theorem immediately generalizes to consider equivariant dynamics
defined by a vector field on $M$, and its fixed points; it also
guarantees, more generally, the invariance under the equivariant
dynamics of a family of subspaces of $M$ (identified by sharing a
common isotropy subgroup for the $G$-action). In this way, one could
also readily recover a number of fundamental results in equivariant
dynamics and equivariant bifurcation theory, such as the reduction
lemma of Golubitsky and Stewart \ref{5} and the equivariant branching
lemma of Cicogna and Vanderbauwhede \ref{6}, originally obtained with
no use of Michel's theory \ref{7}.
It is thus quite natural to ask if, beside the extension of the
variational aspects of Michel theory to infinite dimensional
spaces \ref{4}, one
could not obtain also a similar extension for its equivariant dynamics
aspects. The purpose of this note is to show that this is indeed the
case, and namely that we can identify subsets of a given function space
$\F$ which are invariant under any dynamics on $\F$ which satisfy
certain symmetry requirements with respect to an algebra $\G$ of vector
fields; moreover, proceeding pretty much as in the finite dimensional
case, we can identify functions $f_0 \in \F$ which are solutions for
{\it any} differential equation $\De$ which is $\G$-invariant (in a
sense to be precisely defined in the following).
Our discussion makes use of ideas and formalisms from the symmetry
theory of differential equations \ref{8-11}, which we
assume is known -- at least in its basics -- to the reader. Also, our
discussion will be conducted at a rather formal level; thus, in
particular, we will assume the existence of flows generated by the
(generalized) vector fields to be considered in the following.
\vfill\eject
{\bf 1. Evolutionary vector fields and symmetry}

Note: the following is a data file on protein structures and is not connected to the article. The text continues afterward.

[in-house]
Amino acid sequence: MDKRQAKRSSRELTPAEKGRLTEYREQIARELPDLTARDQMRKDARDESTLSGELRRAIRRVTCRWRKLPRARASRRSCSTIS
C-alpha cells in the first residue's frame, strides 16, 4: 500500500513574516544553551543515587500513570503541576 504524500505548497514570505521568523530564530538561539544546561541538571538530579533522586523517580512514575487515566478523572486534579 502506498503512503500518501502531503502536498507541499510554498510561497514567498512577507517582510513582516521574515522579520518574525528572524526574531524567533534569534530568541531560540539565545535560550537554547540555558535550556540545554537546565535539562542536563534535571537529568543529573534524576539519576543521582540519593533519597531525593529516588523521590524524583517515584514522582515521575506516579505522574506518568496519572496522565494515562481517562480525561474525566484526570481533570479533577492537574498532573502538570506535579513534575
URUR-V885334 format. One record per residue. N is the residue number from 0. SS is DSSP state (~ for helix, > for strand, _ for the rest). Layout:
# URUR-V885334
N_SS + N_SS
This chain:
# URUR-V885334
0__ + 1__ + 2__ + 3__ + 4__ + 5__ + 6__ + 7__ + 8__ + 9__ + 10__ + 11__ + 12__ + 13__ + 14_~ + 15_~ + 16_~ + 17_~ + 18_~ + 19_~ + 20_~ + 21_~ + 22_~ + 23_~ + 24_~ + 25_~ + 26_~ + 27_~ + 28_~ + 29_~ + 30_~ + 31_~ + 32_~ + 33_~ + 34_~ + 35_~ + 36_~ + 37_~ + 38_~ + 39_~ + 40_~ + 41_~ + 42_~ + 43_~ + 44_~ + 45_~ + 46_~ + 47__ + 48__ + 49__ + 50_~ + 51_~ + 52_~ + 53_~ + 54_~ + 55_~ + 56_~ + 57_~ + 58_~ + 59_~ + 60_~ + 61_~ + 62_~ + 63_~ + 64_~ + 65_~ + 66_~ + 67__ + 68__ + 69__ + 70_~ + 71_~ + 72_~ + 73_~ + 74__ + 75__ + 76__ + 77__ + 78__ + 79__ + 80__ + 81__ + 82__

\bigskip
Let us consider a smooth manifold $M = \X \times \Y$, where the $x
\in \X \sse \R^q$ and the $u \in \Y \sse \R^p$ will be thought as,
respectively, the independent and dependent variables for the
differential equations to be considered in a moment.
We consider a vector field $Y$ on $M$, which we write as
$$ Y \ = \ \sum_{i=1}^q \xi^i (x,u) {\pa \over \pa x^i} \ + \ \sum_{\a=1}^p
\phi^\a (x,u) {\pa \over \pa u^\a} \ \eqno(1) $$
(with $\xi$, $\phi$ smooth functions on $M$); as it is well known
\ref{8}, to any such vector field we can associate an {\it
evolutionary representative}; this will be denoted by $X$ and is given by
$$ X \ = \ \[ \phi^\a (x,u) - \sum_i \xi^i (x,u) u^\a_i \] \pa_\a \
\equiv Q^\a [u] \pa_\a \ . \eqno(2) $$
Here we write $\pa_\a $ for $\pa / \pa u^\a$, and $u^\a_i$ for $\pa u^\a
/ \pa x^i$ (these notations will be understood throughout in the
following; from now on we will also understand summation over repeated
indices).
The notation $Q[u]$ -- used extensively in
the following -- means
that $Q$ is a function of $x$, $u$, and $u$ derivatives of any order
(although in the present case these are only of first order).
We will also write $X$ as $X_Q$, to stress the association with the